I would suggest against this.
It’s your first time DMing and this session is one “that will introduce 3 players to the game”, they won’t want to have to deal with an extra set of rules that will add a deck in the flow of combat.
It’s a bad idea as a DM because:
You haven’t run a combat encounter yet, keeping track of player HPs, creature HP, creature strategy, if they’re new players, they’ll be level 1, which can be easy to kill, you’ll be explaining and re-explaining rules to new players too, for the combat mechanics, for each of the class mechanics. You’ll have to also explain each tarokka power, why the tarokka deck is affecting the characters, what the tarokka deck is. You might draw a power that ends an encounter or kills a player, making it less fun for everyone.
For the nat1/nat20. Keeping track of something else between rounds is another thing to deal with, when you’ll already be juggling a lot, and it’s your first time. There is already a rule for crits that make them exciting. Use that.
You’re asking because you can’t foresee how this will effect how you run combat.
Build a baseline with standard rules before you add anything.
This is bad for players because:
Depending on what your players want, they might want to RP, in which case adding complexity to the combat is going to put them off. They might want to just kick-ass as adventurers, in which case adding complexity to the combat is going to put them off.
Don’t underestimate how much players, especially new players, will be looking up when they start combat, even level 1 characters. If you’ve seen a lot of playing on streams it can look easy, because they’ve prepped a lot or are used to improv and making a decision and going with it. New players will have a lot of confusion and fear about “doing it right” or “not interrupting the fun with questions”, when learning together and finding your own game is part of the fun.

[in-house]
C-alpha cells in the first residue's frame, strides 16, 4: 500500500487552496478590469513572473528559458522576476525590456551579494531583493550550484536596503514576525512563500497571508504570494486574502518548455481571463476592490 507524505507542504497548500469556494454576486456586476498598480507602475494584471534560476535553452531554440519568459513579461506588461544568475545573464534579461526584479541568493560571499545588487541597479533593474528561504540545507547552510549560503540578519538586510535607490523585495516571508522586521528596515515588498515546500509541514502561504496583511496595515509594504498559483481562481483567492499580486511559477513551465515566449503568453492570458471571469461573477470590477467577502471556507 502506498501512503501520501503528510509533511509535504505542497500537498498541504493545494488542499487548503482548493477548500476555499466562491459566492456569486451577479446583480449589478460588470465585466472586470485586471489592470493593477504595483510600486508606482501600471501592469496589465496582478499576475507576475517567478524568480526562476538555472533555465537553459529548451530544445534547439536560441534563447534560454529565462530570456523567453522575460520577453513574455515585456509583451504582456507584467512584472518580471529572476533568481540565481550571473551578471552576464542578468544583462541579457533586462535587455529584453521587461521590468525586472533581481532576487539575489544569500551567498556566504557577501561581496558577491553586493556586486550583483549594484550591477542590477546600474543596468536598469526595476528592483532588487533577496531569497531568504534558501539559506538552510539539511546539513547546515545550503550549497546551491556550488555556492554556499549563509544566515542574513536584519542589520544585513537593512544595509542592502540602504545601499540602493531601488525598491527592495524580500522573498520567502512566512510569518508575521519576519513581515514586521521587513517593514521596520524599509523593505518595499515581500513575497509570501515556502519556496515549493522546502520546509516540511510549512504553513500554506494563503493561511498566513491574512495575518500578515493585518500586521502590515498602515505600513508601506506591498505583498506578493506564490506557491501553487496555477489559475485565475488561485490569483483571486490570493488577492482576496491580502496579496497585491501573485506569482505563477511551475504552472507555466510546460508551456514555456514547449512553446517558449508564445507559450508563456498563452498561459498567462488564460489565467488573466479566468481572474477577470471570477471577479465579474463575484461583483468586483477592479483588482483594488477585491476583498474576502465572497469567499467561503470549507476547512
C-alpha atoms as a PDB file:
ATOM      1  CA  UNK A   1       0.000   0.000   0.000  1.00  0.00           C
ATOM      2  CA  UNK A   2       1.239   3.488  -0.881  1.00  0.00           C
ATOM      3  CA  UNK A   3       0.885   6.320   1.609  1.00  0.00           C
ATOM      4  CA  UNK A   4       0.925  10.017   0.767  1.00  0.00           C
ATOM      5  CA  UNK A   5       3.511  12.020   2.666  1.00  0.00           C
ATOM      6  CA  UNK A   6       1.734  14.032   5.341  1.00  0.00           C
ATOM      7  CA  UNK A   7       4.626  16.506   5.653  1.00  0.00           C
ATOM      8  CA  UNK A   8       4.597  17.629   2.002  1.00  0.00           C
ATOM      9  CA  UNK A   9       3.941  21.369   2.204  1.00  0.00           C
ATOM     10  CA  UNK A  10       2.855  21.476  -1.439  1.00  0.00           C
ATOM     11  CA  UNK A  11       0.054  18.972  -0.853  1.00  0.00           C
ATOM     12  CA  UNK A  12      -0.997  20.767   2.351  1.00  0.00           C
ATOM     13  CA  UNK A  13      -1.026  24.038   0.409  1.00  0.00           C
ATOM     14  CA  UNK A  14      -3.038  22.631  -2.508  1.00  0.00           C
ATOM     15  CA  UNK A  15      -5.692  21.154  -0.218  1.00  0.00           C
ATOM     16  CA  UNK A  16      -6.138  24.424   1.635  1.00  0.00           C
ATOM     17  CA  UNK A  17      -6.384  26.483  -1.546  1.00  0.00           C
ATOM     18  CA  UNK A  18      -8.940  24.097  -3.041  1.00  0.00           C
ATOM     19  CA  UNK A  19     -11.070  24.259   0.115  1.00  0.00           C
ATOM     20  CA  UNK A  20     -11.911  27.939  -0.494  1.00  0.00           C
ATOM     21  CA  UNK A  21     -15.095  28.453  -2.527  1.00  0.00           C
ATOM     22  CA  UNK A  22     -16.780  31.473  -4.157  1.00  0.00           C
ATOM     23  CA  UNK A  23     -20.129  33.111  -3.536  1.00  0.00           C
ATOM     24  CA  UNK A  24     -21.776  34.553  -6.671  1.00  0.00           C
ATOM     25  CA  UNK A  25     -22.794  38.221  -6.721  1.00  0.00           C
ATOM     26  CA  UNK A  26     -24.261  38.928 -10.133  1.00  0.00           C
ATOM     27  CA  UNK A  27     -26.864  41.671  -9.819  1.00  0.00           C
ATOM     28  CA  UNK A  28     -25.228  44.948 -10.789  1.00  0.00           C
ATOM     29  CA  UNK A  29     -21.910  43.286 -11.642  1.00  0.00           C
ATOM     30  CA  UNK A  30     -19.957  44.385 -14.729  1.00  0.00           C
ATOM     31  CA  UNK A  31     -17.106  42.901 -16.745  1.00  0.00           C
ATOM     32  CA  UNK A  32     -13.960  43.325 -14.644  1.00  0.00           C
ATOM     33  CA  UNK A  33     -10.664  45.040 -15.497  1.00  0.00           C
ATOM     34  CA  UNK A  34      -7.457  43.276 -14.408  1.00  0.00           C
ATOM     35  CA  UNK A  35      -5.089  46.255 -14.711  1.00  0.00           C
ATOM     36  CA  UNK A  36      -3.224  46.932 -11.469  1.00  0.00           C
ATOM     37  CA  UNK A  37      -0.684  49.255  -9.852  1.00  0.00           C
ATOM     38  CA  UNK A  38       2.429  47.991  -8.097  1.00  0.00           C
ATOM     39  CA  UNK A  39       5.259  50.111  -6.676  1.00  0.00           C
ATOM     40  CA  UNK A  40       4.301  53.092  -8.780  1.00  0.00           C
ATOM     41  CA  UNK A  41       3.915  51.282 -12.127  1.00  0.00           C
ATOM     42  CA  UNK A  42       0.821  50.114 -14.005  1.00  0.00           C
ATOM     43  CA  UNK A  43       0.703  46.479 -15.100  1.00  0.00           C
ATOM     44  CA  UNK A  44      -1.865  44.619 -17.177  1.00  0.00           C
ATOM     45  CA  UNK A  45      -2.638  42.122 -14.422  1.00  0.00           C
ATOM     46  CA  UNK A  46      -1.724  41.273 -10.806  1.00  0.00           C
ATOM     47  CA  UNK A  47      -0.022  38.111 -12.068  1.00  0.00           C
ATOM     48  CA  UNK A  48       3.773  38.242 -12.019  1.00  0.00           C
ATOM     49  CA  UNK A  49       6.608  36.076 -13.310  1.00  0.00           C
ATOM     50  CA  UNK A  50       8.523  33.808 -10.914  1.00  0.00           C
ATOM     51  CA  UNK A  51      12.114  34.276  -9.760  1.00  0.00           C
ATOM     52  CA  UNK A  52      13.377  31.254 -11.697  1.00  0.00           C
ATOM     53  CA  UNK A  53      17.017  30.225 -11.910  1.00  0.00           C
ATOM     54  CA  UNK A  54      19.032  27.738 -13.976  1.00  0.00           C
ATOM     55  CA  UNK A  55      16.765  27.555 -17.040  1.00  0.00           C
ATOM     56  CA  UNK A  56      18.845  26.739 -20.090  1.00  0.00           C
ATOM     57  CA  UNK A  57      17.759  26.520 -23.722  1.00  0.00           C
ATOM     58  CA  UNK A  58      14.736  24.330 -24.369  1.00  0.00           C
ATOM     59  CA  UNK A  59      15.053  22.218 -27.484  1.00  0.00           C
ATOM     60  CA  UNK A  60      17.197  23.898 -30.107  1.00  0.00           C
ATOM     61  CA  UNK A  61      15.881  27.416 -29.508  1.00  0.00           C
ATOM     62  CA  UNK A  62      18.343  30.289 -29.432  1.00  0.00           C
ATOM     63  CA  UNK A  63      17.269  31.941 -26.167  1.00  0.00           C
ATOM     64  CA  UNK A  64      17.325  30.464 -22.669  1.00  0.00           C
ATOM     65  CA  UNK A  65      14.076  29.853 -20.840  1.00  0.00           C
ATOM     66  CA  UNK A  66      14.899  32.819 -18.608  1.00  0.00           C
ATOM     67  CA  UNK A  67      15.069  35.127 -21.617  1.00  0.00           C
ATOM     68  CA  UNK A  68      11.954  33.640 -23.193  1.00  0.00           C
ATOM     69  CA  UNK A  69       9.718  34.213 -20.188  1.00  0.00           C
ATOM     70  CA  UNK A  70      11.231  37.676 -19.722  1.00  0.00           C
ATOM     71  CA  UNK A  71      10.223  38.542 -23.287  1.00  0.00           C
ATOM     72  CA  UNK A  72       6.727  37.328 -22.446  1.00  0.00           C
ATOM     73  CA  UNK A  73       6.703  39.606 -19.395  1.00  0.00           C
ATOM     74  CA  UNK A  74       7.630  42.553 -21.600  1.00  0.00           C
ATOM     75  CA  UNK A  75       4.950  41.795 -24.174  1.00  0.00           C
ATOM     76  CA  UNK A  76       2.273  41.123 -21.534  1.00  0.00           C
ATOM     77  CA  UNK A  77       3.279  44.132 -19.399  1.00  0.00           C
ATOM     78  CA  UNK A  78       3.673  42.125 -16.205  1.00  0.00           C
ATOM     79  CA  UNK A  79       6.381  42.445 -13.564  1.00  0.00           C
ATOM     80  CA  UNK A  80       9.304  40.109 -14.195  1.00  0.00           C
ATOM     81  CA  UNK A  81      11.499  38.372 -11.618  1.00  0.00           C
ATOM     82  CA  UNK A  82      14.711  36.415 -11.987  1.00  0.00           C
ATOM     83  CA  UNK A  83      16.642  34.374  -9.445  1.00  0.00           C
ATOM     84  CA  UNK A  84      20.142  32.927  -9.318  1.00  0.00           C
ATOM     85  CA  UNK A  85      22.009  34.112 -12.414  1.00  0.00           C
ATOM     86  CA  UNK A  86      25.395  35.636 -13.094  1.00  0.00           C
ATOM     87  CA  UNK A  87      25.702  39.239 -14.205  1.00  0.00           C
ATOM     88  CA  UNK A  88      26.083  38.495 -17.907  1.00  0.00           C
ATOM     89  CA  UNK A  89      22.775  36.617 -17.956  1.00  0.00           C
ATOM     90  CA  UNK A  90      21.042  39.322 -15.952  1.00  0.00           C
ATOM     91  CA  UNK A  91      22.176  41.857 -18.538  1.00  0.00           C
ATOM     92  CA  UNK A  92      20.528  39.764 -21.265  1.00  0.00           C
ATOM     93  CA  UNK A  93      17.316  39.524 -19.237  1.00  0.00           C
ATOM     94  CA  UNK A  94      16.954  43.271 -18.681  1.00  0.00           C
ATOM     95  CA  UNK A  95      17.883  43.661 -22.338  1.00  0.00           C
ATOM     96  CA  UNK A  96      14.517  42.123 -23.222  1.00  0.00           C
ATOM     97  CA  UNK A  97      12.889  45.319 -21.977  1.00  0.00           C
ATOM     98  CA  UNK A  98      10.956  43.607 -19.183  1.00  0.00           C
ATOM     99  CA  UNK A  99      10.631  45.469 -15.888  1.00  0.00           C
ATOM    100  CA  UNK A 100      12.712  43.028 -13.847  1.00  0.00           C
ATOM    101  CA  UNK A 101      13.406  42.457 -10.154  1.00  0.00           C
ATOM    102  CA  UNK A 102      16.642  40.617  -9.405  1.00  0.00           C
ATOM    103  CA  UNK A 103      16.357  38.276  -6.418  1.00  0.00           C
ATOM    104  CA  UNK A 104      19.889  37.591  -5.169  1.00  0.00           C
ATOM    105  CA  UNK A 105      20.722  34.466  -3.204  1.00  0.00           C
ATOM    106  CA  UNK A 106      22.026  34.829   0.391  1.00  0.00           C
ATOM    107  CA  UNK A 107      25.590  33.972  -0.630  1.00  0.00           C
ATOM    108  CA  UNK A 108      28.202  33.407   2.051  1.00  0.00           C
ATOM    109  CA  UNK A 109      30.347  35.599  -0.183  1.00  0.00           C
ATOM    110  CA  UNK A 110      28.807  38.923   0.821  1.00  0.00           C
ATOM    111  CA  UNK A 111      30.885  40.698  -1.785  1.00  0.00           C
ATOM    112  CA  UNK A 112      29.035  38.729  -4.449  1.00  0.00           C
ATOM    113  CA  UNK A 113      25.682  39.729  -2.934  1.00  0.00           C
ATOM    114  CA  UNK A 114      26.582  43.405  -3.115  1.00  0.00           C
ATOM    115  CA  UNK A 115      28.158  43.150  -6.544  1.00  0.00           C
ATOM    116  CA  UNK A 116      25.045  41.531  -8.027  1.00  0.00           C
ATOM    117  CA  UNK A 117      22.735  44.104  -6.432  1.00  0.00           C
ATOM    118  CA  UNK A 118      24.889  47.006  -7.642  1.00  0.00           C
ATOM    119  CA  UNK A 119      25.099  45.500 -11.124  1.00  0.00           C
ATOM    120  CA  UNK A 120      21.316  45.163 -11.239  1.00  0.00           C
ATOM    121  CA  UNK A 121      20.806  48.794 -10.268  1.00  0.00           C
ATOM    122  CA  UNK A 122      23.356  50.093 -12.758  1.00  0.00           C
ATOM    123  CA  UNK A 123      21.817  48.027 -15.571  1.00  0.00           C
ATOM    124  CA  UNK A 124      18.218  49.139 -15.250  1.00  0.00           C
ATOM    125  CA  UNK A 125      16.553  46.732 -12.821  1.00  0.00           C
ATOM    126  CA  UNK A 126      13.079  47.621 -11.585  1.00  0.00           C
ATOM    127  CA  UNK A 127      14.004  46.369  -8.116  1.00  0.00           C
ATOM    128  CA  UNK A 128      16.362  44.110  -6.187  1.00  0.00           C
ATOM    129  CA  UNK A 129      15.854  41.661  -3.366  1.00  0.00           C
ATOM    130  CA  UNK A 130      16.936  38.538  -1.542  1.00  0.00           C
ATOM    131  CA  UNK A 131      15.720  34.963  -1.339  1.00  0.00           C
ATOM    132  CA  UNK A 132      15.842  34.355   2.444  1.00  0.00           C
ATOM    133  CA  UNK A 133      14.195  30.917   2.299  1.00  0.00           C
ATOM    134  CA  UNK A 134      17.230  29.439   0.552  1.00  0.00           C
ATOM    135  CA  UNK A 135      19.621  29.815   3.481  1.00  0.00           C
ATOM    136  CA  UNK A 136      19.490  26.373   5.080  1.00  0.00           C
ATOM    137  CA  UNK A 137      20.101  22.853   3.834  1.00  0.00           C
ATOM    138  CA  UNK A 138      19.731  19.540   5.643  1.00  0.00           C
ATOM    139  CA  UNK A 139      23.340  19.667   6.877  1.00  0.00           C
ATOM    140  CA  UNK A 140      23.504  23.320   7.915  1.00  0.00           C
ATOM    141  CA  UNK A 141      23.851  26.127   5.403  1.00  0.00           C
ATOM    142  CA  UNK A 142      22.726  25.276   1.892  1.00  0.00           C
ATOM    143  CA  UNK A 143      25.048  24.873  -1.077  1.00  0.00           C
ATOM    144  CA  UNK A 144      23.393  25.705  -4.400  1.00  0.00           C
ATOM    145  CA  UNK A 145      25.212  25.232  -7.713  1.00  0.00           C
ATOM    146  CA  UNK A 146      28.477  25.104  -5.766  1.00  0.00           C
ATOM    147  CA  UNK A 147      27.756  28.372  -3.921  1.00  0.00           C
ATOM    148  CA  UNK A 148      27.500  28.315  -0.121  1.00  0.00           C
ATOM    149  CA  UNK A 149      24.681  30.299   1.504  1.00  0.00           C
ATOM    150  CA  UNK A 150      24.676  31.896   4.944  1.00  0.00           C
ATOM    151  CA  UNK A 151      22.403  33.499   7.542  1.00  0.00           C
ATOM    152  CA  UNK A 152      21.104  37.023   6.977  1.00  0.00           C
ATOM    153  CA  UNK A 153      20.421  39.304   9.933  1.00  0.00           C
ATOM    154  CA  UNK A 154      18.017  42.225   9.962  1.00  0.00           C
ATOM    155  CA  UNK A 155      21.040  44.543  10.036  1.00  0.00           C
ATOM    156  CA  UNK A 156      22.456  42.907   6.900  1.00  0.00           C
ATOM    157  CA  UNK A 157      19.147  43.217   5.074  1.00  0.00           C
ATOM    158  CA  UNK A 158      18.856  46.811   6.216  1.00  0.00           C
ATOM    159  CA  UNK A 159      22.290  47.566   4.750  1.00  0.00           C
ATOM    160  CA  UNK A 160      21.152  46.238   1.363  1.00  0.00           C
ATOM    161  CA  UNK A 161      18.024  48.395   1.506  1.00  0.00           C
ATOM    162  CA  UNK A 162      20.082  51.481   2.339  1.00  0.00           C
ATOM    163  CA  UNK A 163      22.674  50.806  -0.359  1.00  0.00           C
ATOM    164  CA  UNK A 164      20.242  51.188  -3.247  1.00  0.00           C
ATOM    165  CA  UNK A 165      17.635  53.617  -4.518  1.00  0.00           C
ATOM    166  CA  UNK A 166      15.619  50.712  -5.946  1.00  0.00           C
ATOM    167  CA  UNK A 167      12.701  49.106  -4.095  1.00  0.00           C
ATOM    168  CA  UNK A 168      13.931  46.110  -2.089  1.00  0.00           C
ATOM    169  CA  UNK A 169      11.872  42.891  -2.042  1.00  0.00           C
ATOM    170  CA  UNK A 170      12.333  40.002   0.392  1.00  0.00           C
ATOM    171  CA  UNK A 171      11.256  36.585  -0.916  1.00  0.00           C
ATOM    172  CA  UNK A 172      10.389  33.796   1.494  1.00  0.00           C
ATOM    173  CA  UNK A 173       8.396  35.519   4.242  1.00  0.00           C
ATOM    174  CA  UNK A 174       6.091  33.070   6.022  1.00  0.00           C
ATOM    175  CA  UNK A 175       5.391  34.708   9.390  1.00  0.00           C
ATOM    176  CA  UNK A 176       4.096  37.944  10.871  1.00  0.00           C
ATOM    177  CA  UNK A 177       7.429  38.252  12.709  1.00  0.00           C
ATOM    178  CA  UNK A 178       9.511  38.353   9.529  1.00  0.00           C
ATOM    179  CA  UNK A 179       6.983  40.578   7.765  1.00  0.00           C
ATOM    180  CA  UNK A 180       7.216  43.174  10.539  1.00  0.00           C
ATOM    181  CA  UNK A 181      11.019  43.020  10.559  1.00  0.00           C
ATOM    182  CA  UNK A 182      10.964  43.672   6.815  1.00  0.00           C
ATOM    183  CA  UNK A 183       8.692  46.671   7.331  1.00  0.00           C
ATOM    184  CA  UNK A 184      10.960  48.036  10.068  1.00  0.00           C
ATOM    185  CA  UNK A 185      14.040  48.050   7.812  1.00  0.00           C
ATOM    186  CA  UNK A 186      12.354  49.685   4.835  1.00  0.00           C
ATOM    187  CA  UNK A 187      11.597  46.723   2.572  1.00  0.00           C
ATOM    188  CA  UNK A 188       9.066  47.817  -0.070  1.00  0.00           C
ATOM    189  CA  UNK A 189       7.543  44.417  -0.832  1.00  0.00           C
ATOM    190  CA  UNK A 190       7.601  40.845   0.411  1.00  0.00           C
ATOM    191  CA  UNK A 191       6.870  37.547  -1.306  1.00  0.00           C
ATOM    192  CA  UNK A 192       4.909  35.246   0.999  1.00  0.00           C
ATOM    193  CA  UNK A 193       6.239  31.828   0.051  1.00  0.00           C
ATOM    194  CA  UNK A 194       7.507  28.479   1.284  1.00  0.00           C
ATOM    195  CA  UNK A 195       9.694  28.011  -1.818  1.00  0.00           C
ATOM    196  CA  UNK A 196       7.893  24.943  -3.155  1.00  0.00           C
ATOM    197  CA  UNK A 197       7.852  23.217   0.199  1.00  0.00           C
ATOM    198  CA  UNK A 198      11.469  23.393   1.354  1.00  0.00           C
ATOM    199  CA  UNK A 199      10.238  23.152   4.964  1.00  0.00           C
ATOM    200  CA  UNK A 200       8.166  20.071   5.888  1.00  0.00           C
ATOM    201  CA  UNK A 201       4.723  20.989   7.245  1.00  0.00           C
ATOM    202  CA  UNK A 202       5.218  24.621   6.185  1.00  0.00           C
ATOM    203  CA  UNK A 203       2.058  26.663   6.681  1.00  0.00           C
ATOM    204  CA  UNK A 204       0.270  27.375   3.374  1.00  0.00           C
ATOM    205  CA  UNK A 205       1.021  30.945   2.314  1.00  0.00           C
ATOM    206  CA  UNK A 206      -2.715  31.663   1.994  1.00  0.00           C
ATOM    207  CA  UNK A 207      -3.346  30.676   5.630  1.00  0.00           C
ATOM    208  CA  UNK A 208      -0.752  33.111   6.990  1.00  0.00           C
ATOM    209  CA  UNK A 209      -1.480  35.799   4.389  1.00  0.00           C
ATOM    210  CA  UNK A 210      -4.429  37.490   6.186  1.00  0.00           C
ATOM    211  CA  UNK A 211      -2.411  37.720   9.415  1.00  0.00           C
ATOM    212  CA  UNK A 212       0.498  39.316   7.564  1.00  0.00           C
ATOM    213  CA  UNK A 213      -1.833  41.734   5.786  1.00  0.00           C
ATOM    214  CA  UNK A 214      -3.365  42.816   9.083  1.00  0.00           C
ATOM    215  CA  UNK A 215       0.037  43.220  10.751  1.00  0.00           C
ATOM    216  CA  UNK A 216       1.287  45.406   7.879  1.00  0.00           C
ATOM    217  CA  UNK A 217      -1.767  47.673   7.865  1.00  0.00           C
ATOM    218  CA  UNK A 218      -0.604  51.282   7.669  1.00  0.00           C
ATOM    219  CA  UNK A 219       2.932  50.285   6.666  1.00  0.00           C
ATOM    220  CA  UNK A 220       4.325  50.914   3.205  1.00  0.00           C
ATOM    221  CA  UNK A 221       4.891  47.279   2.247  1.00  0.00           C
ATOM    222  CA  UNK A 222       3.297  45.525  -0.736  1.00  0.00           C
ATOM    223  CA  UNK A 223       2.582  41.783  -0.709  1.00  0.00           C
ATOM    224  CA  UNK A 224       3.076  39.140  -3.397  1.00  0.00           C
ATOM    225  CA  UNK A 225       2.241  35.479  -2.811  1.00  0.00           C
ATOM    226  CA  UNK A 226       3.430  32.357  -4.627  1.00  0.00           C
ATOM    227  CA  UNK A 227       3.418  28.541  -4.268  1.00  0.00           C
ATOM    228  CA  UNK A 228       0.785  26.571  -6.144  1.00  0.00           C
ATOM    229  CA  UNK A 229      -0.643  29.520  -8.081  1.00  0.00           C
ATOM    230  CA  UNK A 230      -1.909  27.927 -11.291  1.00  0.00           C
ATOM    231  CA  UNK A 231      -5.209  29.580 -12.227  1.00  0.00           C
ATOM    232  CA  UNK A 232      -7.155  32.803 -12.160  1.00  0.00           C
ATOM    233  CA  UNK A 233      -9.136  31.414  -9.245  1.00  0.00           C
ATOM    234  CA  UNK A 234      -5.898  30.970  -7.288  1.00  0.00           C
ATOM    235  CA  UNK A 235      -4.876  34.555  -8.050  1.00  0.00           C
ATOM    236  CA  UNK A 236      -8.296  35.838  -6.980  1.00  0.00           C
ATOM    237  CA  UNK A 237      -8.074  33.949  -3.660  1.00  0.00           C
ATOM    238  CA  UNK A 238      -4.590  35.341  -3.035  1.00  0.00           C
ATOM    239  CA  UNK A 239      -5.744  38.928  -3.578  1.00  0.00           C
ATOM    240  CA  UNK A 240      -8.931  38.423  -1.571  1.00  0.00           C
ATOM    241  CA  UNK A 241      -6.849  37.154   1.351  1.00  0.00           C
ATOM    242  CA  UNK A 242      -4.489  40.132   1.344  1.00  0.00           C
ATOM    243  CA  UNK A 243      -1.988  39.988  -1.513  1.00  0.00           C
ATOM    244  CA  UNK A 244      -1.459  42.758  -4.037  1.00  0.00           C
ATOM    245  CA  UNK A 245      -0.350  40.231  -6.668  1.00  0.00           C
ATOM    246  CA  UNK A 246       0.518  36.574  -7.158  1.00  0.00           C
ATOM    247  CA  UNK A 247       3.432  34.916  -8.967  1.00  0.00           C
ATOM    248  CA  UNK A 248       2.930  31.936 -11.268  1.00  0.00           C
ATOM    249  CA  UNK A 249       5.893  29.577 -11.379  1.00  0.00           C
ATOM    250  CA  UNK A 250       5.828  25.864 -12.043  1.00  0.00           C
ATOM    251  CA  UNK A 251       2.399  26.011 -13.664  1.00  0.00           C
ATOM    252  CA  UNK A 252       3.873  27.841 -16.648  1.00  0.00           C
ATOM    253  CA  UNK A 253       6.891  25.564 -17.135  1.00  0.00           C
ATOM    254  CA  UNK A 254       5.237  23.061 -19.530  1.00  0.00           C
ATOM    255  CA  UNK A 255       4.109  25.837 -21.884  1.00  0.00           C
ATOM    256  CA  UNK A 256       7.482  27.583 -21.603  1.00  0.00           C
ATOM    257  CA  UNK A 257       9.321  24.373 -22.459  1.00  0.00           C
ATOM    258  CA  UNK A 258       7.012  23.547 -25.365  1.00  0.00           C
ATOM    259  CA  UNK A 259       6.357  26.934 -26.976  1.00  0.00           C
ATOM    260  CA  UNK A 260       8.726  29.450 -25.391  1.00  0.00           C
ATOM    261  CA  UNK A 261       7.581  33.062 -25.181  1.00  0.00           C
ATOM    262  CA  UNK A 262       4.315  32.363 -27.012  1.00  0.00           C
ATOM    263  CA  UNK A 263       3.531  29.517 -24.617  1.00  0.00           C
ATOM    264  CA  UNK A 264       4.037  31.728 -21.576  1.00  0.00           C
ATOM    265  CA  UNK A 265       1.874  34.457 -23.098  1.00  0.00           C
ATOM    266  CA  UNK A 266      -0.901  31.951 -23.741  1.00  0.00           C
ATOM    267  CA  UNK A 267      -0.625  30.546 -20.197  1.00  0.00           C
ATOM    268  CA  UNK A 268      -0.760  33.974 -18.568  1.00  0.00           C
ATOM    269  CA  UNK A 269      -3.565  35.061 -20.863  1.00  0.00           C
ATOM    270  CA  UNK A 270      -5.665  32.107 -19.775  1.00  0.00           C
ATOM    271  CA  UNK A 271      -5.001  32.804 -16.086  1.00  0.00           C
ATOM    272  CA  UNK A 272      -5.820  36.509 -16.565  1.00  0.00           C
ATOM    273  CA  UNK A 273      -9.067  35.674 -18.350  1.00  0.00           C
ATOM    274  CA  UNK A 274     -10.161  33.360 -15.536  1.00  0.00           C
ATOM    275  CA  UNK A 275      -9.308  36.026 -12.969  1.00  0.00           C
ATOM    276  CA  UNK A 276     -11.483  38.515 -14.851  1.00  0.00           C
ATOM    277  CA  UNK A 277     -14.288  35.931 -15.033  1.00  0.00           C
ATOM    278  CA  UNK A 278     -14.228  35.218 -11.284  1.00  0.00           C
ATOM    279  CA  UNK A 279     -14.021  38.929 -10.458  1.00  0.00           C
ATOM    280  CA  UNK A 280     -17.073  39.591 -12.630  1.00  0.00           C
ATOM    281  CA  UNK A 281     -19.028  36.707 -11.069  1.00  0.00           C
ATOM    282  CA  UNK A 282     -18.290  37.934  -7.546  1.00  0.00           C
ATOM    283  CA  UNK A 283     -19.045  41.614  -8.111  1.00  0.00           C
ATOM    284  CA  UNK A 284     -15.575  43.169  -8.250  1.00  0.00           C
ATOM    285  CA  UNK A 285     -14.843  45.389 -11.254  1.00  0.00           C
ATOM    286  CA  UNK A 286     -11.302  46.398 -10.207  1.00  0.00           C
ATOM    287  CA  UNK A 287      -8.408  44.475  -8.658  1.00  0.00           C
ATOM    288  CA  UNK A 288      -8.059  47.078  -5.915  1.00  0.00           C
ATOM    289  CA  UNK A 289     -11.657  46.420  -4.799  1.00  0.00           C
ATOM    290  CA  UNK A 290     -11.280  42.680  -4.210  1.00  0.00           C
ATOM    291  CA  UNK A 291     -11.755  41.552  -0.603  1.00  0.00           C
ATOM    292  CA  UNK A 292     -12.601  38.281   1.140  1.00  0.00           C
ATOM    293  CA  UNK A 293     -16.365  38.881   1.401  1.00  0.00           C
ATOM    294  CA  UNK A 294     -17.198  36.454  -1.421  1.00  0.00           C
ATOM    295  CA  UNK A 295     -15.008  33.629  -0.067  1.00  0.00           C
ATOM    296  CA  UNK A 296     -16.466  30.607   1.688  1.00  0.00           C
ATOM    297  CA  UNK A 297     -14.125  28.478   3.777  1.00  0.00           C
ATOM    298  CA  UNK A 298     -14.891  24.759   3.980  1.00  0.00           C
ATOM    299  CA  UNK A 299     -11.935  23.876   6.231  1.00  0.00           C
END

Why I think you’re really asking:
You’re excited and nervous about DMing, you want to do well and you want to make the game special and unique for you and your friends.
Here’s the secret, you will. You don’t even have to try.
Use the base rules before you add anything, get used to them, be comfortable running combat as DM and spend the extra brain space making sure all your players are comfortable and having fun. Get used to how your players play, what they’re interested in, then add using that.
The secret sauce is in how you all play together so you don’t need to add these rules, at least not for a while. There’s plenty of fun to be had with simple rules and the simpler the rules, the easy the choices for you and your players and the more those choices will shine.